“That is kindergarten”: Cory Booker says rejoining the Paris climate agreement is not enough

New Jersey Sen. Cory Booker made an uncomfortable but necessary point during the second Democratic primary debate: The bar for action on climate change is higher than it used to be, and pledging to rejoin the Paris climate agreement is too low of a bar for presidential candidates.

“Nobody should get applause for rejoining the Paris climate accords. That is kindergarten,” Booker said. “[T]he majority of this problem is outside the United States, but the only way we’re going to deal with this is if the United States leads.”

Under the 2015 Paris agreement, the US committed to cutting its greenhouse gas emissions 26 to 28 percent below 2005 levels by 2025. Even at the time of its signing, countries knew that the Paris agreement wouldn’t be enough to limit warming to 2 degrees Celsius this century, so the expectation was that signatories would ramp up their commitments over time.

In 2017, President Donald Trump declared that the US would withdraw from the accord, though the US can’t formally exit the agreement until 2020. However, the Trump administration has done everything it can in the meantime to undo environmental rules, including repealing regulations on greenhouse gases.

Now US greenhouse gas emissions are rising after years of decline. And as Booker noted, so are carbon dioxide emissions around the world, reaching an all-time high last year. As a result, the whole world is off-track on fighting climate change, even though United Nations scientists warned last year that the world may have as little as 12 years to halve emissions to stay on course to limit warming to 1.5 degrees Celsius, the more ambitious target in the Paris agreement.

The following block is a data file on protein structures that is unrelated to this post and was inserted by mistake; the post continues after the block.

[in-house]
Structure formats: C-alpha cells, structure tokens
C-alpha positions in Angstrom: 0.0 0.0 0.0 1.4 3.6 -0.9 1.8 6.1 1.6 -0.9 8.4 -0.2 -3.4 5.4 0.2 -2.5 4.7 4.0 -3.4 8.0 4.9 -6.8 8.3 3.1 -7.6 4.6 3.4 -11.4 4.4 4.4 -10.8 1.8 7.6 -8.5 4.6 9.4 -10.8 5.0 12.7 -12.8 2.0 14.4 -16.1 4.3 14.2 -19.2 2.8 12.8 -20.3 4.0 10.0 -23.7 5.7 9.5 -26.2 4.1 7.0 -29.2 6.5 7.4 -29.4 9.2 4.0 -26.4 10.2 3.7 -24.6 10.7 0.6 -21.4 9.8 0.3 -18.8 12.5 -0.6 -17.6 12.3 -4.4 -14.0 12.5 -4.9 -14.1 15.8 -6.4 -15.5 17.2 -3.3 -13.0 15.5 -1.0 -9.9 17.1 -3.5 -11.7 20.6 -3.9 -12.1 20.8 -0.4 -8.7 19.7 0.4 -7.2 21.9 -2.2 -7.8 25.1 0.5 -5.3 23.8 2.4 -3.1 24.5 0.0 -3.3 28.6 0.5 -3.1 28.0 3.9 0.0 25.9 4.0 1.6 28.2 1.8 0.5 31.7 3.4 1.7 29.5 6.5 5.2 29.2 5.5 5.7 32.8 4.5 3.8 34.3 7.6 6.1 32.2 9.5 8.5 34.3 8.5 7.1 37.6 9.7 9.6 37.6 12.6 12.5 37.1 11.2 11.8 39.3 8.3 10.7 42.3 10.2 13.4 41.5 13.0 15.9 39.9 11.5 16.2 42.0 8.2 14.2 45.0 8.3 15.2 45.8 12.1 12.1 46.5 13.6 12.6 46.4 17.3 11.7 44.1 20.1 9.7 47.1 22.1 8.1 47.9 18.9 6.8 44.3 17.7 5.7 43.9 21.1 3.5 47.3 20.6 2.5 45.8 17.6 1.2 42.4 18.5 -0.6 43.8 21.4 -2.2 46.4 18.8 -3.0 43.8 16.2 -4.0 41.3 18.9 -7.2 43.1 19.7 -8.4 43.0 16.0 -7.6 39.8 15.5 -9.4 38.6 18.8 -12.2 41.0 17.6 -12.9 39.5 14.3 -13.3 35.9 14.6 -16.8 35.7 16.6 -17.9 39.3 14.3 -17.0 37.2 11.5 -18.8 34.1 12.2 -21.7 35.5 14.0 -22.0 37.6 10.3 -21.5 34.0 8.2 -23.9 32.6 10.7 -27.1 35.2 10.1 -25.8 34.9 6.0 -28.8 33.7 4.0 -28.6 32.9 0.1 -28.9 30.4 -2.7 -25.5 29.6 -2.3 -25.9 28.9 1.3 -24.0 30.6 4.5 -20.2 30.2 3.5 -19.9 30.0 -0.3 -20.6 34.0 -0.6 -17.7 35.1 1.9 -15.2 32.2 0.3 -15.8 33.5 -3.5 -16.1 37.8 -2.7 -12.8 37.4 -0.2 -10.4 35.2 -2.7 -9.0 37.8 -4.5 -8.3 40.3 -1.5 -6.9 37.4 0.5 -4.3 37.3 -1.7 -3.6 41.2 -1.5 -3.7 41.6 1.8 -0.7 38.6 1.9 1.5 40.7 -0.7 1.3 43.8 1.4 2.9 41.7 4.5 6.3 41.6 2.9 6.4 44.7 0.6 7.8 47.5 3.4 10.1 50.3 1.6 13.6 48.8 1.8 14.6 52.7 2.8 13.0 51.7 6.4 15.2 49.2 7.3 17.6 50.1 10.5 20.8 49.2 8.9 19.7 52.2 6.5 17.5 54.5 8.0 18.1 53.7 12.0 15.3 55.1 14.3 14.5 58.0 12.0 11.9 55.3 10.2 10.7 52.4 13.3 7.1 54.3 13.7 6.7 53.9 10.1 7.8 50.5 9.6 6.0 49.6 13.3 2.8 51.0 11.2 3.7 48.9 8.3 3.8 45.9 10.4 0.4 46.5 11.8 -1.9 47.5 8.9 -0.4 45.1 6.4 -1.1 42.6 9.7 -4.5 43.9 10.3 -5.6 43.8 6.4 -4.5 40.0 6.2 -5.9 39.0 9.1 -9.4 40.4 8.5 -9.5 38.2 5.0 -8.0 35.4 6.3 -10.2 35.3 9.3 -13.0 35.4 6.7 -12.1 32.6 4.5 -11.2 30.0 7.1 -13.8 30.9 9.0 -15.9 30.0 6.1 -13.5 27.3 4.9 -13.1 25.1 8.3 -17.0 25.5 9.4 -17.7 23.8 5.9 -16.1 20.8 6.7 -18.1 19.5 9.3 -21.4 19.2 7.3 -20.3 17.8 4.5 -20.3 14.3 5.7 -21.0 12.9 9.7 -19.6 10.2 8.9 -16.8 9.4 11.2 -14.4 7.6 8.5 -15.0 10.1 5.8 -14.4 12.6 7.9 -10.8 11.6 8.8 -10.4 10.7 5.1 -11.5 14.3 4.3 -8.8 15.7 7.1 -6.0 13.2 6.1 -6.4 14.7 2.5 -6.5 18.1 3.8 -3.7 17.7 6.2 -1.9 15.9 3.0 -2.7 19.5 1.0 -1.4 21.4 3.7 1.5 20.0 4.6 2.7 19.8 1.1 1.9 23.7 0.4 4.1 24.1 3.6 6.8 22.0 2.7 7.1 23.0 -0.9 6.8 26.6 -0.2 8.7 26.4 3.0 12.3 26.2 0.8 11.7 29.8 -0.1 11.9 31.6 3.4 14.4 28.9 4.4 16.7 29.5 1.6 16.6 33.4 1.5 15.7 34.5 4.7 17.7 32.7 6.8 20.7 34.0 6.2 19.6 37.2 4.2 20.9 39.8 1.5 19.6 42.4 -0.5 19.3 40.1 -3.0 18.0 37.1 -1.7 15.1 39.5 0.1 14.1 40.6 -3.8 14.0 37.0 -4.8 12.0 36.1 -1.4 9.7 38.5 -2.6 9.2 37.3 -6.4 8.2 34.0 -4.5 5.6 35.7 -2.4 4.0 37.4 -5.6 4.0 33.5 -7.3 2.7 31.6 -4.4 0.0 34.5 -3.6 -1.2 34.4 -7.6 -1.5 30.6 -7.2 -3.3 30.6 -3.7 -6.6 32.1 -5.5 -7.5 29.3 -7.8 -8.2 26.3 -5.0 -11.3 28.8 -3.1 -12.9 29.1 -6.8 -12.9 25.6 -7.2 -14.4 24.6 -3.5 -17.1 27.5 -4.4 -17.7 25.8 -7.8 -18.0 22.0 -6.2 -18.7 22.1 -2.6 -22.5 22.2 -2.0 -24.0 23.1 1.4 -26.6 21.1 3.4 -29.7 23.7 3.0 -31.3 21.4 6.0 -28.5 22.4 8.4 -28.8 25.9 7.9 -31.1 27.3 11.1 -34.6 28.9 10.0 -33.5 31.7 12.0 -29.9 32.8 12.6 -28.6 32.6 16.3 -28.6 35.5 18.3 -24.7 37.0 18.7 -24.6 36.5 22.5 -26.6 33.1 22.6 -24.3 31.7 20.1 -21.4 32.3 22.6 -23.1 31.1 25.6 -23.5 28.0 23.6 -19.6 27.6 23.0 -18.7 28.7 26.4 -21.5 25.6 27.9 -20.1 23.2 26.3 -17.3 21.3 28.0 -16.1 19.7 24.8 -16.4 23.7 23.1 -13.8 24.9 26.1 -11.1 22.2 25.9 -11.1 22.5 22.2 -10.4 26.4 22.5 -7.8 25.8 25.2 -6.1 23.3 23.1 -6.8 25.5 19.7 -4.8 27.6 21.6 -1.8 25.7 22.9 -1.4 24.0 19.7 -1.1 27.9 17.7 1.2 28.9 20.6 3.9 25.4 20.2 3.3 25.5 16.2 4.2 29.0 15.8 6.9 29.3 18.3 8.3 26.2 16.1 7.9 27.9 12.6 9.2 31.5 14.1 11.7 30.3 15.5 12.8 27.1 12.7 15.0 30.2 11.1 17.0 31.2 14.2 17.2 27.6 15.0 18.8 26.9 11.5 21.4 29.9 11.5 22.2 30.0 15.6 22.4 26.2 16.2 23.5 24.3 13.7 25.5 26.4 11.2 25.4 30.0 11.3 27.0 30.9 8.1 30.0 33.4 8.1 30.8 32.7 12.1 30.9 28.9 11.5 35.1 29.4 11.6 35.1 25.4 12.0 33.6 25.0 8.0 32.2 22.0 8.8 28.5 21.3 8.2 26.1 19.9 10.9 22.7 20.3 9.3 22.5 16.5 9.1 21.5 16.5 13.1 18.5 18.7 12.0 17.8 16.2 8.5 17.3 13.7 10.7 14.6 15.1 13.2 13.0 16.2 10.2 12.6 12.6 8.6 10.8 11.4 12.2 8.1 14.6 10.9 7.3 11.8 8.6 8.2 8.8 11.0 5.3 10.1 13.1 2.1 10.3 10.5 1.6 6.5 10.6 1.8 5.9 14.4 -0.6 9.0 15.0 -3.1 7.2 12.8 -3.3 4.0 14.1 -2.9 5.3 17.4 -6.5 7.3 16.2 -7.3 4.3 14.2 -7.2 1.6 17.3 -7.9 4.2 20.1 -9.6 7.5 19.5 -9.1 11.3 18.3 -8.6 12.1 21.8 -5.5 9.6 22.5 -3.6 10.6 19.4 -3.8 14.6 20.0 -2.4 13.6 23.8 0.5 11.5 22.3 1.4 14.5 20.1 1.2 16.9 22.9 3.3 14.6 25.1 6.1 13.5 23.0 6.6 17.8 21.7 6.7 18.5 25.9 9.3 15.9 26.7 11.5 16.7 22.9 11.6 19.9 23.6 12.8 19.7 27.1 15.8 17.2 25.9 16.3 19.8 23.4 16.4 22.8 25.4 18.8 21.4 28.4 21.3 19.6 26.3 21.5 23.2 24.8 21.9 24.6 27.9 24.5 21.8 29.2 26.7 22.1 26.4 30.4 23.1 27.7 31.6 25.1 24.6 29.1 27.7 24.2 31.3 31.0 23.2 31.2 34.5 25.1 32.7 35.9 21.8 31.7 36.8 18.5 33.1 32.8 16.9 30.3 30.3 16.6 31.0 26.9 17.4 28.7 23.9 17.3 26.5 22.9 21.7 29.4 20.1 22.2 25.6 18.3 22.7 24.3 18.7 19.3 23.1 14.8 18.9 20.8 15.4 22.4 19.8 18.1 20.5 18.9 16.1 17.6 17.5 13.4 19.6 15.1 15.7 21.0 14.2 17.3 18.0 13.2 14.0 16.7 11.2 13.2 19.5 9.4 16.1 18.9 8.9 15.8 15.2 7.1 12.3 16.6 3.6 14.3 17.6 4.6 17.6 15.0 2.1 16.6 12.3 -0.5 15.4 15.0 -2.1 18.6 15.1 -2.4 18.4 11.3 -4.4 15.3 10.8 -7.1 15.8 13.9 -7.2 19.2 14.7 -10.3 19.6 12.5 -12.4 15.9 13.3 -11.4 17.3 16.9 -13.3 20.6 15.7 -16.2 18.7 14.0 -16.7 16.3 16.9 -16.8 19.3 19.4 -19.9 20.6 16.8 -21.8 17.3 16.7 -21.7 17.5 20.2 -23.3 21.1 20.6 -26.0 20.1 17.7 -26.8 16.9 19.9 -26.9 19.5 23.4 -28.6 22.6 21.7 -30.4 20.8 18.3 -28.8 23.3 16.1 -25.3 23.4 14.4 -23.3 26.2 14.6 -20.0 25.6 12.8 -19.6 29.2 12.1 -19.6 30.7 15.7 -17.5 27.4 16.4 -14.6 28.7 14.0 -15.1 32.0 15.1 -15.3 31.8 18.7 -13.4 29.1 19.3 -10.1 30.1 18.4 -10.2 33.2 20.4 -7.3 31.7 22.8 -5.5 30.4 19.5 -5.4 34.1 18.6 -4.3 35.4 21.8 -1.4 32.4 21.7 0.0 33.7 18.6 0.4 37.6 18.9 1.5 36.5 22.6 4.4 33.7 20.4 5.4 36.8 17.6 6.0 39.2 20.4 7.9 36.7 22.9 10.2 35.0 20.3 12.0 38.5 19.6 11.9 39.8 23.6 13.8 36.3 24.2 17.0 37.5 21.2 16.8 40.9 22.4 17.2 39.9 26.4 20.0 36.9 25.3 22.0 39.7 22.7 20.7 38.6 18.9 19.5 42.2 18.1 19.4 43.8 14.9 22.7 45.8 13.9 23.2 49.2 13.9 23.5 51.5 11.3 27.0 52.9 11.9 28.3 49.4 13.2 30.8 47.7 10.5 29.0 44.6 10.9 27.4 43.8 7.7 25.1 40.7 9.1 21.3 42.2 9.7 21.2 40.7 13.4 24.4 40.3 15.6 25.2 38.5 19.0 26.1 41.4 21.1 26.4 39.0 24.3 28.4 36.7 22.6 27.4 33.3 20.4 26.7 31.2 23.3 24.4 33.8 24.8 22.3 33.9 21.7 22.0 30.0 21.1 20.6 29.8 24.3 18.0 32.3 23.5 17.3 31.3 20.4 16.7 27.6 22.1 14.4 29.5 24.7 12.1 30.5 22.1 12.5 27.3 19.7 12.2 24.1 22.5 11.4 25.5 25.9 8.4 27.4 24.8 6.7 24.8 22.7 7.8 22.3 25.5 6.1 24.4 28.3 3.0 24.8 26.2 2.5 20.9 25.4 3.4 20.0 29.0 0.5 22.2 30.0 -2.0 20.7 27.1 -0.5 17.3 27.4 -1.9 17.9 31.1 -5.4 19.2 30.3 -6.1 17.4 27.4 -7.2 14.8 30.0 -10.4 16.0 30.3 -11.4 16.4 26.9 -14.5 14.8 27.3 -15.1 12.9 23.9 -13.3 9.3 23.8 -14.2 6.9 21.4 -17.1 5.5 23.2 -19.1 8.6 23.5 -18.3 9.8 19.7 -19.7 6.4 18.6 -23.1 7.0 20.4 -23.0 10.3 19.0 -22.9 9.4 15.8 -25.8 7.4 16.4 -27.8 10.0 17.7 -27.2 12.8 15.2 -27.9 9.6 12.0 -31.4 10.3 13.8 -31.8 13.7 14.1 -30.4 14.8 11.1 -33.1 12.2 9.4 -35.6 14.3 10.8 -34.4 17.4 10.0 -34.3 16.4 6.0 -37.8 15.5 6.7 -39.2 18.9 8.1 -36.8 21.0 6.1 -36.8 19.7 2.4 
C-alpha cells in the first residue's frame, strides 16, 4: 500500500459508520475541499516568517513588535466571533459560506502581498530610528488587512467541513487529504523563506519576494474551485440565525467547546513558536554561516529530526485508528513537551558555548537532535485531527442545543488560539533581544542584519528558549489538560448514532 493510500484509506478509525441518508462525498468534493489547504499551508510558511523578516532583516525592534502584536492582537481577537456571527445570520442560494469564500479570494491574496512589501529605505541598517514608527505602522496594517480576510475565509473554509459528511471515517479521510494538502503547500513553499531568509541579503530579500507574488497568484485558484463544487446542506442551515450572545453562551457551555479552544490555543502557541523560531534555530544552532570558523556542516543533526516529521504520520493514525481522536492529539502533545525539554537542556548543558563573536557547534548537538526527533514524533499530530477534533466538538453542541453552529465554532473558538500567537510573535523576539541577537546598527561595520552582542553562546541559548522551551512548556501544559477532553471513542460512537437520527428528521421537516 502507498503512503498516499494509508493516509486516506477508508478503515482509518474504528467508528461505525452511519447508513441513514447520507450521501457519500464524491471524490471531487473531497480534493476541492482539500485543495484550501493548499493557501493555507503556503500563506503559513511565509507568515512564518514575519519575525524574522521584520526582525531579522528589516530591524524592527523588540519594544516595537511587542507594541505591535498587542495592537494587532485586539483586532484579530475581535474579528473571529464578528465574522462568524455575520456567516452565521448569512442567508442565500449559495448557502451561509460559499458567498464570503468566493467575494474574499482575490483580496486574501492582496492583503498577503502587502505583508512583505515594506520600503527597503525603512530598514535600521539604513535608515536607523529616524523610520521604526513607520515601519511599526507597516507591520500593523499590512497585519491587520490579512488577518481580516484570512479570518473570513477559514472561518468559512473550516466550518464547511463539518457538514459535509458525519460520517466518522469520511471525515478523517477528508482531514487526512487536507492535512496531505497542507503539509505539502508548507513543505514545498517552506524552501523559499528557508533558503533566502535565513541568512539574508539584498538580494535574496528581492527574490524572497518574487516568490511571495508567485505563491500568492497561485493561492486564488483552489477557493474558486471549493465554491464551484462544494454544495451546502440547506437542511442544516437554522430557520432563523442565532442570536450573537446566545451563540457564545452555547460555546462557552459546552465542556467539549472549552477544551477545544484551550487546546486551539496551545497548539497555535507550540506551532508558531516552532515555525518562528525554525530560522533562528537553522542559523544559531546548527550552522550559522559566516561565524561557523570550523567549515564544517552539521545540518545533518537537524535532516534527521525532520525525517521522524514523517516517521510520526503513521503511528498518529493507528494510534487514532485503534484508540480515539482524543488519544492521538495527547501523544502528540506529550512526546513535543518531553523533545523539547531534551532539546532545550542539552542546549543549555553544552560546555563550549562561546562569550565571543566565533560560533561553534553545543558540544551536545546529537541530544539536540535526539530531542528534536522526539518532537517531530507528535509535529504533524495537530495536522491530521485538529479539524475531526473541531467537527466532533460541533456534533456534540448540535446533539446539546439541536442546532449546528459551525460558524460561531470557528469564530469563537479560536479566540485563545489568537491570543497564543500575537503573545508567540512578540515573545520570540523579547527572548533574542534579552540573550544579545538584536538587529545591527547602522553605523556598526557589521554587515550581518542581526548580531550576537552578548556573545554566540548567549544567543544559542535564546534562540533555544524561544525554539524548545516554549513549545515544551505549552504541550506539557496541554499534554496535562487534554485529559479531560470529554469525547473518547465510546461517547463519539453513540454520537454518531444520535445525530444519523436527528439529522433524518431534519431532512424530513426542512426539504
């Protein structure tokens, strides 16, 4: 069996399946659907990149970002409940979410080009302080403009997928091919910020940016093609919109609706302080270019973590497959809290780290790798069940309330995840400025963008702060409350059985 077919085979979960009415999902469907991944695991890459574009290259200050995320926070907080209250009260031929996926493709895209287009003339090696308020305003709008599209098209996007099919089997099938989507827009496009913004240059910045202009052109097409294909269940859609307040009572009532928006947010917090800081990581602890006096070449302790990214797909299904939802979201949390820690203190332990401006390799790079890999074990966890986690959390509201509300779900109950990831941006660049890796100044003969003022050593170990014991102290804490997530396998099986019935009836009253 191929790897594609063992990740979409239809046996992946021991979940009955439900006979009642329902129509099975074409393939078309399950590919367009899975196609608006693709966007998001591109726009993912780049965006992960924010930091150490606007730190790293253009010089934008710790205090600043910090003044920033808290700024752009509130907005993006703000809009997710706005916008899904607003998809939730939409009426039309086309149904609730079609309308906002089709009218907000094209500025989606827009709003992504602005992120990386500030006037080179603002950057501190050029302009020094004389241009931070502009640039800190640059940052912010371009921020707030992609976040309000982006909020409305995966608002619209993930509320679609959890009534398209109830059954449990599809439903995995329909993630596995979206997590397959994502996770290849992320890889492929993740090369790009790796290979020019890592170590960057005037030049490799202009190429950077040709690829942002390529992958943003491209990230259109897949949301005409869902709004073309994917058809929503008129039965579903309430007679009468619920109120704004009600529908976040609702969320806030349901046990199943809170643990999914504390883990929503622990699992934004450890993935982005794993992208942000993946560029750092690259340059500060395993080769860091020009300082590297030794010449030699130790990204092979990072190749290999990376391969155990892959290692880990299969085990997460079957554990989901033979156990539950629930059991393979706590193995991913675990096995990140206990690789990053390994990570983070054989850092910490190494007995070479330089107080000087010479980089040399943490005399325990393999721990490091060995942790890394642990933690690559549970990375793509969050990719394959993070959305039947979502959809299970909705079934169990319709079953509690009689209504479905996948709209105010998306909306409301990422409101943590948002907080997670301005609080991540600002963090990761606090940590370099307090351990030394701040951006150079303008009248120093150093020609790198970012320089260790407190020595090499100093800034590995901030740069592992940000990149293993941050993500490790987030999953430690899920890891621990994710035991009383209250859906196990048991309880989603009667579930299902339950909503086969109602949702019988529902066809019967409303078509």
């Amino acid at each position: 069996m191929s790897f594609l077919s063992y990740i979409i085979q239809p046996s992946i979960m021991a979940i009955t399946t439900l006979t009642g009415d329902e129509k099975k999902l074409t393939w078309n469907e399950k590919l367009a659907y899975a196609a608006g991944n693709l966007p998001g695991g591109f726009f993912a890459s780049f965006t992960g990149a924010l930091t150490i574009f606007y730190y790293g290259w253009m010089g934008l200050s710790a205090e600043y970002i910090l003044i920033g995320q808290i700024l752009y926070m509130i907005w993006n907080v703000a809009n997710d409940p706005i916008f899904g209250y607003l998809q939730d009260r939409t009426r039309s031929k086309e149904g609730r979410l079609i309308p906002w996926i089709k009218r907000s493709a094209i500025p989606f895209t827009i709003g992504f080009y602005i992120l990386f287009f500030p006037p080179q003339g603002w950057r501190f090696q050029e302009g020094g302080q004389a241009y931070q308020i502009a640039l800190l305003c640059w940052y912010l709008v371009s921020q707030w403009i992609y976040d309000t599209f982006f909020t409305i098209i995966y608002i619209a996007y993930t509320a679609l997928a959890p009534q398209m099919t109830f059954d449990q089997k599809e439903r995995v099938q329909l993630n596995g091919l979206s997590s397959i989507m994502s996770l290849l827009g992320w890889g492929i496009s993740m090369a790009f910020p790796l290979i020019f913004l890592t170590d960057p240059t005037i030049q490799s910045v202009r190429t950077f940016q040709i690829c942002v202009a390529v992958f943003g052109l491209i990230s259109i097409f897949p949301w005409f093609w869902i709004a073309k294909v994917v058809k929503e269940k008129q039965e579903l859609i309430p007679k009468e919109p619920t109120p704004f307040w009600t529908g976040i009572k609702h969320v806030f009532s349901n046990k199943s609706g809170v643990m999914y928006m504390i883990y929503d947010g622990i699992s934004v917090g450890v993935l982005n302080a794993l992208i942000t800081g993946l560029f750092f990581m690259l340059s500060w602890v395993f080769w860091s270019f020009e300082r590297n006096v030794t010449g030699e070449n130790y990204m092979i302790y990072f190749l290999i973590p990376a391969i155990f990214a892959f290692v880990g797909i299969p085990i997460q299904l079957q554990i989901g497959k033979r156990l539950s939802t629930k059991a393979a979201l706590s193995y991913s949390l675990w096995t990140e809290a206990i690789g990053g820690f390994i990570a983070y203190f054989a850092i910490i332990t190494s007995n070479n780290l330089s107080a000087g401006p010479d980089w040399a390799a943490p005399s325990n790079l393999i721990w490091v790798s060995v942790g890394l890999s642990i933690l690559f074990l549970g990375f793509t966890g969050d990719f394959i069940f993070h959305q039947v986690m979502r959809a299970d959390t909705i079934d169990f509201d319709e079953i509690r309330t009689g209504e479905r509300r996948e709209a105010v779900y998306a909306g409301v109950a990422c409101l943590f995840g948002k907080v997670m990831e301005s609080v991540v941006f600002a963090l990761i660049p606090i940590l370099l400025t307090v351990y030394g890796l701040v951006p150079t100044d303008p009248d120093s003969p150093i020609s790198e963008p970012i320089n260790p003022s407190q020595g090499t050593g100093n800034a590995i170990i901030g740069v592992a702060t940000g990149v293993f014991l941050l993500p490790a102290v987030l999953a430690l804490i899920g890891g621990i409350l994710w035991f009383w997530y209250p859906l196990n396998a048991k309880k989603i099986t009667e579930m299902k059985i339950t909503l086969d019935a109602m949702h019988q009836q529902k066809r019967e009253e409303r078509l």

While the US has made strides in shrinking its carbon intensity, it still has one of the highest per capita emissions rates in the world and it leads every country in cumulative greenhouse gas emissions. That means largest share of human-produced gases warming the planet are due to the United States.

All of this points to an even greater moral responsibility for the US to lead the charge on climate change and bring the rest of the world along too. That’s going to be even more challenging given that the US, as the only country backing away from the Paris agreement, has burned bridges with other countries, a critical element of any international action. In turn it has weakened the US’s ability to pressure other countries to act on climate change through aid, trade, and sharing clean energy technology.

So to whip other countries into action on cutting emissions, the United States has to repair and reframe all the ways it interacts with other countries. “We need to make sure everything from our trade deals, everybody must be supplemented to the crisis that is existential which is dealing with the climate threat,” Booker said. “It must be the issue and the lens with which we view every issue.”

This means not only aggressively clamping down on fossil fuel burning in the United States, but ending US sales of coal, oil, and natural gas to other countries. It would require financing clean energy projects in other parts of the world and sharing intellectual property. It may also involve tariffs and sanctions on trade partners that aren’t pulling their weight in cutting emissions.

Washington Gov. Jay Inslee, a fellow 2020 presidential contender, has made the same point, but it’s an attitude other candidates would do well to adopt too. Some have already shown a willingness to pick a fight with the fossil fuel industry. It’s high time to acknowledge that the goal posts on climate change have moved and the US will have to take more ambitious actions on a more aggressive time scale to meet its already tepid climate change goals.

This September, the United Nations is holding a climate change summit where countries are expected to ramp up their commitments, but with so many of the largest emitters off course, much more drastic action is needed. And the Paris agreement is no longer the starting line.

Sourse: vox.com

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